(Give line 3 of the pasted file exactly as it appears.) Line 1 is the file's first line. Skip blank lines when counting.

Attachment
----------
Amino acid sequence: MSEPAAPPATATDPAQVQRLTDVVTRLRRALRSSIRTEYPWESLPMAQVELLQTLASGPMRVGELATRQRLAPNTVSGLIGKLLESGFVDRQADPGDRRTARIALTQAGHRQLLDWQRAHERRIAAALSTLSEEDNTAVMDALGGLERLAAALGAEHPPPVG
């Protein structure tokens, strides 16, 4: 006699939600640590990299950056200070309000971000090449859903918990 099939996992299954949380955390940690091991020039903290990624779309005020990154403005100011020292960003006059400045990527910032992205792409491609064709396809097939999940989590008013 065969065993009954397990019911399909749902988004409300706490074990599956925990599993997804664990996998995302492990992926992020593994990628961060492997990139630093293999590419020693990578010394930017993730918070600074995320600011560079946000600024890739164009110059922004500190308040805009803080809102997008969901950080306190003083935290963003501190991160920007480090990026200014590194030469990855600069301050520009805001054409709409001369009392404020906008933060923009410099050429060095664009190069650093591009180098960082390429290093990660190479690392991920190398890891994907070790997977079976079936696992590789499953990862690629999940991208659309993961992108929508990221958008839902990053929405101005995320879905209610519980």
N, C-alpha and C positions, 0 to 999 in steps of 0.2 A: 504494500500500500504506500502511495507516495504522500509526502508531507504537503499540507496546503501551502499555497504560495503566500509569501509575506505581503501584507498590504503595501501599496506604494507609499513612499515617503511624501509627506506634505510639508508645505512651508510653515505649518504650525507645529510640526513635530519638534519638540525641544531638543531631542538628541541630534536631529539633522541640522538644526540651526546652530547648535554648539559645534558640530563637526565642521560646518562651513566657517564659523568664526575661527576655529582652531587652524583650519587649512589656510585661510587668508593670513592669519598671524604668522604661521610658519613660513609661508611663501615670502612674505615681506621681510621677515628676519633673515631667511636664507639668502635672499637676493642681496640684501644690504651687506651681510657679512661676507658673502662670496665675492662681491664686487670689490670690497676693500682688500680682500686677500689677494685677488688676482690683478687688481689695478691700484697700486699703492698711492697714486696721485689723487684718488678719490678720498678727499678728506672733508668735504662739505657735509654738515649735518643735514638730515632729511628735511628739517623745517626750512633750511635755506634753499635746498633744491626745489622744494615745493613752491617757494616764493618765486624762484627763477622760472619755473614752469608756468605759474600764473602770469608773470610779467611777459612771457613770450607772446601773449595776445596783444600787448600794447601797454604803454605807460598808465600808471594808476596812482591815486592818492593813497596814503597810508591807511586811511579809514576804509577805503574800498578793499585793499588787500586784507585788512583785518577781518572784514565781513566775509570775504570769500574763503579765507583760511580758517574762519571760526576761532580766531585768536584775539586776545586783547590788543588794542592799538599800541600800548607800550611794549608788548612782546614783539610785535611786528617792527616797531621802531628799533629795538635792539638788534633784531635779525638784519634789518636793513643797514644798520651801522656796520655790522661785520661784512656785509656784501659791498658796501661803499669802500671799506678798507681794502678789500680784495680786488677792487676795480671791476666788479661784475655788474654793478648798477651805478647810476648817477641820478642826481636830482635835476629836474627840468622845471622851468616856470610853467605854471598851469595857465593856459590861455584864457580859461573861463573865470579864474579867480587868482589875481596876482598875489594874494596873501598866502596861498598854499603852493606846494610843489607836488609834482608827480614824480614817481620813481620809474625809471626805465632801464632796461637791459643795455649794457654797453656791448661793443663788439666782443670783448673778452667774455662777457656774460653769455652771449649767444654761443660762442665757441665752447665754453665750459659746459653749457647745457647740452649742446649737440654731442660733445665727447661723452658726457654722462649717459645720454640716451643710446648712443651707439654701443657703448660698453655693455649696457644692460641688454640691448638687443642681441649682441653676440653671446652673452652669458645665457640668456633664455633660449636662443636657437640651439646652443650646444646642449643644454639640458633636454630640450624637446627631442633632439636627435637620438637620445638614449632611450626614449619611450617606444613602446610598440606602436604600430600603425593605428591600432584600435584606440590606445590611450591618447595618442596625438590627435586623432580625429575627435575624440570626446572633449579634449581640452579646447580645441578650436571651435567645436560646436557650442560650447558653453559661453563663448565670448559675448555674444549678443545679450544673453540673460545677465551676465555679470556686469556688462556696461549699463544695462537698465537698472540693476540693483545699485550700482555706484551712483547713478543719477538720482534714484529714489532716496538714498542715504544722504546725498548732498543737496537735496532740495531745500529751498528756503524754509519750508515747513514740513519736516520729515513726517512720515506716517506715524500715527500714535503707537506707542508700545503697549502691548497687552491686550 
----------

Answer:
N, C-alpha and C positions, 0 to 999 in steps of 0.2 A: 504494500500500500504506500502511495507516495504522500509526502508531507504537503499540507496546503501551502499555497504560495503566500509569501509575506505581503501584507498590504503595501501599496506604494507609499513612499515617503511624501509627506506634505510639508508645505512651508510653515505649518504650525507645529510640526513635530519638534519638540525641544531638543531631542538628541541630534536631529539633522541640522538644526540651526546652530547648535554648539559645534558640530563637526565642521560646518562651513566657517564659523568664526575661527576655529582652531587652524583650519587649512589656510585661510587668508593670513592669519598671524604668522604661521610658519613660513609661508611663501615670502612674505615681506621681510621677515628676519633673515631667511636664507639668502635672499637676493642681496640684501644690504651687506651681510657679512661676507658673502662670496665675492662681491664686487670689490670690497676693500682688500680682500686677500689677494685677488688676482690683478687688481689695478691700484697700486699703492698711492697714486696721485689723487684718488678719490678720498678727499678728506672733508668735504662739505657735509654738515649735518643735514638730515632729511628735511628739517623745517626750512633750511635755506634753499635746498633744491626745489622744494615745493613752491617757494616764493618765486624762484627763477622760472619755473614752469608756468605759474600764473602770469608773470610779467611777459612771457613770450607772446601773449595776445596783444600787448600794447601797454604803454605807460598808465600808471594808476596812482591815486592818492593813497596814503597810508591807511586811511579809514576804509577805503574800498578793499585793499588787500586784507585788512583785518577781518572784514565781513566775509570775504570769500574763503579765507583760511580758517574762519571760526576761532580766531585768536584775539586776545586783547590788543588794542592799538599800541600800548607800550611794549608788548612782546614783539610785535611786528617792527616797531621802531628799533629795538635792539638788534633784531635779525638784519634789518636793513643797514644798520651801522656796520655790522661785520661784512656785509656784501659791498658796501661803499669802500671799506678798507681794502678789500680784495680786488677792487676795480671791476666788479661784475655788474654793478648798477651805478647810476648817477641820478642826481636830482635835476629836474627840468622845471622851468616856470610853467605854471598851469595857465593856459590861455584864457580859461573861463573865470579864474579867480587868482589875481596876482598875489594874494596873501598866502596861498598854499603852493606846494610843489607836488609834482608827480614824480614817481620813481620809474625809471626805465632801464632796461637791459643795455649794457654797453656791448661793443663788439666782443670783448673778452667774455662777457656774460653769455652771449649767444654761443660762442665757441665752447665754453665750459659746459653749457647745457647740452649742446649737440654731442660733445665727447661723452658726457654722462649717459645720454640716451643710446648712443651707439654701443657703448660698453655693455649696457644692460641688454640691448638687443642681441649682441653676440653671446652673452652669458645665457640668456633664455633660449636662443636657437640651439646652443650646444646642449643644454639640458633636454630640450624637446627631442633632439636627435637620438637620445638614449632611450626614449619611450617606444613602446610598440606602436604600430600603425593605428591600432584600435584606440590606445590611450591618447595618442596625438590627435586623432580625429575627435575624440570626446572633449579634449581640452579646447580645441578650436571651435567645436560646436557650442560650447558653453559661453563663448565670448559675448555674444549678443545679450544673453540673460545677465551676465555679470556686469556688462556696461549699463544695462537698465537698472540693476540693483545699485550700482555706484551712483547713478543719477538720482534714484529714489532716496538714498542715504544722504546725498548732498543737496537735496532740495531745500529751498528756503524754509519750508515747513514740513519736516520729515513726517512720515506716517506715524500715527500714535503707537506707542508700545503697549502691548497687552491686550 